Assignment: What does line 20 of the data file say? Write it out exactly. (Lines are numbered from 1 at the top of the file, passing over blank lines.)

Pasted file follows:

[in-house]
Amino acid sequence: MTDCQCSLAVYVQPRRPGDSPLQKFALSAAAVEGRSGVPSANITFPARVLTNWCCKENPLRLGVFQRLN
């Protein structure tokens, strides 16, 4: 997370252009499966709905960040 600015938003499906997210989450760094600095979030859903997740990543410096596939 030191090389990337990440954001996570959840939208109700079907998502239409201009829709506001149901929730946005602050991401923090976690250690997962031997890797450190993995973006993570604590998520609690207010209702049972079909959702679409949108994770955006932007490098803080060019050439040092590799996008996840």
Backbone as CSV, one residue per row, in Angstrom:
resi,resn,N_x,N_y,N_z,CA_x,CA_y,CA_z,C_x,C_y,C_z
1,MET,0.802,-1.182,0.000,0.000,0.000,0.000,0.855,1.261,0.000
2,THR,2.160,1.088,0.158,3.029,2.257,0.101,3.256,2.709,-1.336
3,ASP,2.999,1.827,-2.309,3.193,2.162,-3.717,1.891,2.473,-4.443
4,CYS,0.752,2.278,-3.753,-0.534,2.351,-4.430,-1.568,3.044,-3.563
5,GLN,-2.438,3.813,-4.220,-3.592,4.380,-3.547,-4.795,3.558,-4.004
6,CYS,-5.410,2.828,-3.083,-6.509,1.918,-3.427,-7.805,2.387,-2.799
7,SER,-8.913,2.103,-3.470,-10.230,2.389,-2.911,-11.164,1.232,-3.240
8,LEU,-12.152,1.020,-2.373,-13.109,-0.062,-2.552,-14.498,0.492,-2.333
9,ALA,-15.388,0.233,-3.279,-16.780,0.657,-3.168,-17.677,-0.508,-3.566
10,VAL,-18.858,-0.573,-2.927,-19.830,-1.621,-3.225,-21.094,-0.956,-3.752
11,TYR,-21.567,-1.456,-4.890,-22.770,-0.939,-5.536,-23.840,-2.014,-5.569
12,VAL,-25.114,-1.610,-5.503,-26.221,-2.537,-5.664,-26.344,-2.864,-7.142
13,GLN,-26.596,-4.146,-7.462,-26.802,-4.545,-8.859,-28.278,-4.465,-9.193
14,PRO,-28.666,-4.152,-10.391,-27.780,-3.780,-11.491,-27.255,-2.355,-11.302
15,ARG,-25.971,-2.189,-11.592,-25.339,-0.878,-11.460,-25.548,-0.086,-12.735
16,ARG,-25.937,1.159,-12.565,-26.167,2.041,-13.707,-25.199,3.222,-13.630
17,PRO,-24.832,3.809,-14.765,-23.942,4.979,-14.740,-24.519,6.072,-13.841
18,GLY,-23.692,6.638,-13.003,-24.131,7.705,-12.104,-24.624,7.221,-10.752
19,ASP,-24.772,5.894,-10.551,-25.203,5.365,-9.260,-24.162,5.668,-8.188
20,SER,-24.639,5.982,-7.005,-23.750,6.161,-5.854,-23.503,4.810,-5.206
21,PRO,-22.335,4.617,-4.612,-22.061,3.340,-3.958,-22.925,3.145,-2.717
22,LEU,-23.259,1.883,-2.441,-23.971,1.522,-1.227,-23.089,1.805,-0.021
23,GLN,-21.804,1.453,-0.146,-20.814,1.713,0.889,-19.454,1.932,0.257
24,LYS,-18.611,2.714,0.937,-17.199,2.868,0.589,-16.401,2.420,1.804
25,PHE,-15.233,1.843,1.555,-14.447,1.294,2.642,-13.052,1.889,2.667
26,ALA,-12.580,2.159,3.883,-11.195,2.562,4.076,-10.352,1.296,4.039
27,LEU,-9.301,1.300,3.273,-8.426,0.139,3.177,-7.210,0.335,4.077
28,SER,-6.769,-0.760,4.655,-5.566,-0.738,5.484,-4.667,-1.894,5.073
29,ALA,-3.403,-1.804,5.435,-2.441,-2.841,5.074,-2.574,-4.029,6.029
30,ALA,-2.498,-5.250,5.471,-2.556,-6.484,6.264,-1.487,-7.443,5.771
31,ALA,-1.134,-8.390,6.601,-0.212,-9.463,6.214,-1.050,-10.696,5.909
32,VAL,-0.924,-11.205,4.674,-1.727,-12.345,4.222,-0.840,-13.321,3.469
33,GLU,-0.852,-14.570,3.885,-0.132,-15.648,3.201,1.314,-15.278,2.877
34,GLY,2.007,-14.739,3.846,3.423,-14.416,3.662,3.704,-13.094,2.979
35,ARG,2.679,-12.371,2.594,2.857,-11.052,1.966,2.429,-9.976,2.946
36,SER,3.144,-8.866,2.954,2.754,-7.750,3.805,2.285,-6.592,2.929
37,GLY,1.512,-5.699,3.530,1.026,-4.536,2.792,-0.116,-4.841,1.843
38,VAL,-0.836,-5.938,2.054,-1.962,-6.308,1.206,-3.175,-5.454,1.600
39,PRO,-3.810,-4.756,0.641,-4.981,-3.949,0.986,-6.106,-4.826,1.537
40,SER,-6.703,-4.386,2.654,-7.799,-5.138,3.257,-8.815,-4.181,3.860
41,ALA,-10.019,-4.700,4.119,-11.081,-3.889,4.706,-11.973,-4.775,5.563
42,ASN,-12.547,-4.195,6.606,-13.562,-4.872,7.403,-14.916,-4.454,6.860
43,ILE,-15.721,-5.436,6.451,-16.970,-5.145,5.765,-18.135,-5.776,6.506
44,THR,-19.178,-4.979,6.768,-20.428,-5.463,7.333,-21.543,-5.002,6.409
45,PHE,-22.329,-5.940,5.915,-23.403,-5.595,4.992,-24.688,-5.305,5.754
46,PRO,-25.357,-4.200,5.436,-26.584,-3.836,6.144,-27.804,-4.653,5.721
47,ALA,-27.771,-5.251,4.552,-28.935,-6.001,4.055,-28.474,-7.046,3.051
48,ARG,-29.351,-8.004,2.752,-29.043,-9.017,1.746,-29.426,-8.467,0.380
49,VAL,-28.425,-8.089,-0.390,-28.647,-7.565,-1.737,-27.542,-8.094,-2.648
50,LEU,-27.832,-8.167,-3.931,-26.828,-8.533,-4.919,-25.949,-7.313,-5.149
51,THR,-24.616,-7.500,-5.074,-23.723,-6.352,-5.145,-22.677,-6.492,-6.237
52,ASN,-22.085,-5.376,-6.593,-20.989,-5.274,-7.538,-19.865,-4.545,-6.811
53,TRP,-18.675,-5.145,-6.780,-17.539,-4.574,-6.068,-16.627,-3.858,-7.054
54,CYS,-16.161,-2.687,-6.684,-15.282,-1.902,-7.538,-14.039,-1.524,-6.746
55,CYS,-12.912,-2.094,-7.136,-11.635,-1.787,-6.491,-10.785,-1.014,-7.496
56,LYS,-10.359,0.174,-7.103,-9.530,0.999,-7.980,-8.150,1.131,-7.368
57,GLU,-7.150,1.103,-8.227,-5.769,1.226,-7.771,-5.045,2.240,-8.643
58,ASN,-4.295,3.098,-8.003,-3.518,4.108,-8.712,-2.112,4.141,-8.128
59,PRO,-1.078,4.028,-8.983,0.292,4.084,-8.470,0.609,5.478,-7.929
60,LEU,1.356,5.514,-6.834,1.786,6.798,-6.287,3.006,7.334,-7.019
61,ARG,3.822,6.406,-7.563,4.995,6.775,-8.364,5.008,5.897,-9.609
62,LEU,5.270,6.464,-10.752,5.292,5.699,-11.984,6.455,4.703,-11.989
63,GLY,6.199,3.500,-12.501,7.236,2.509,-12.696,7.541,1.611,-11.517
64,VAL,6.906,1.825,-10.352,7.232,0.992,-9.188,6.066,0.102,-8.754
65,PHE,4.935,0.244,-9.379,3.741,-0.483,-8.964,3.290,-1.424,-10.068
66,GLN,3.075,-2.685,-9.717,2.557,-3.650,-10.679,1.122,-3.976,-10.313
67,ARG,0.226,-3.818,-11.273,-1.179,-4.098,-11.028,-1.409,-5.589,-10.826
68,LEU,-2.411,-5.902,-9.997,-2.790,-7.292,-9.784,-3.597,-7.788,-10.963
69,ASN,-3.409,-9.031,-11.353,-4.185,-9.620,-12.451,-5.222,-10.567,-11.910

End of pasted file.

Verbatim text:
15,ARG,-25.971,-2.189,-11.592,-25.339,-0.878,-11.460,-25.548,-0.086,-12.735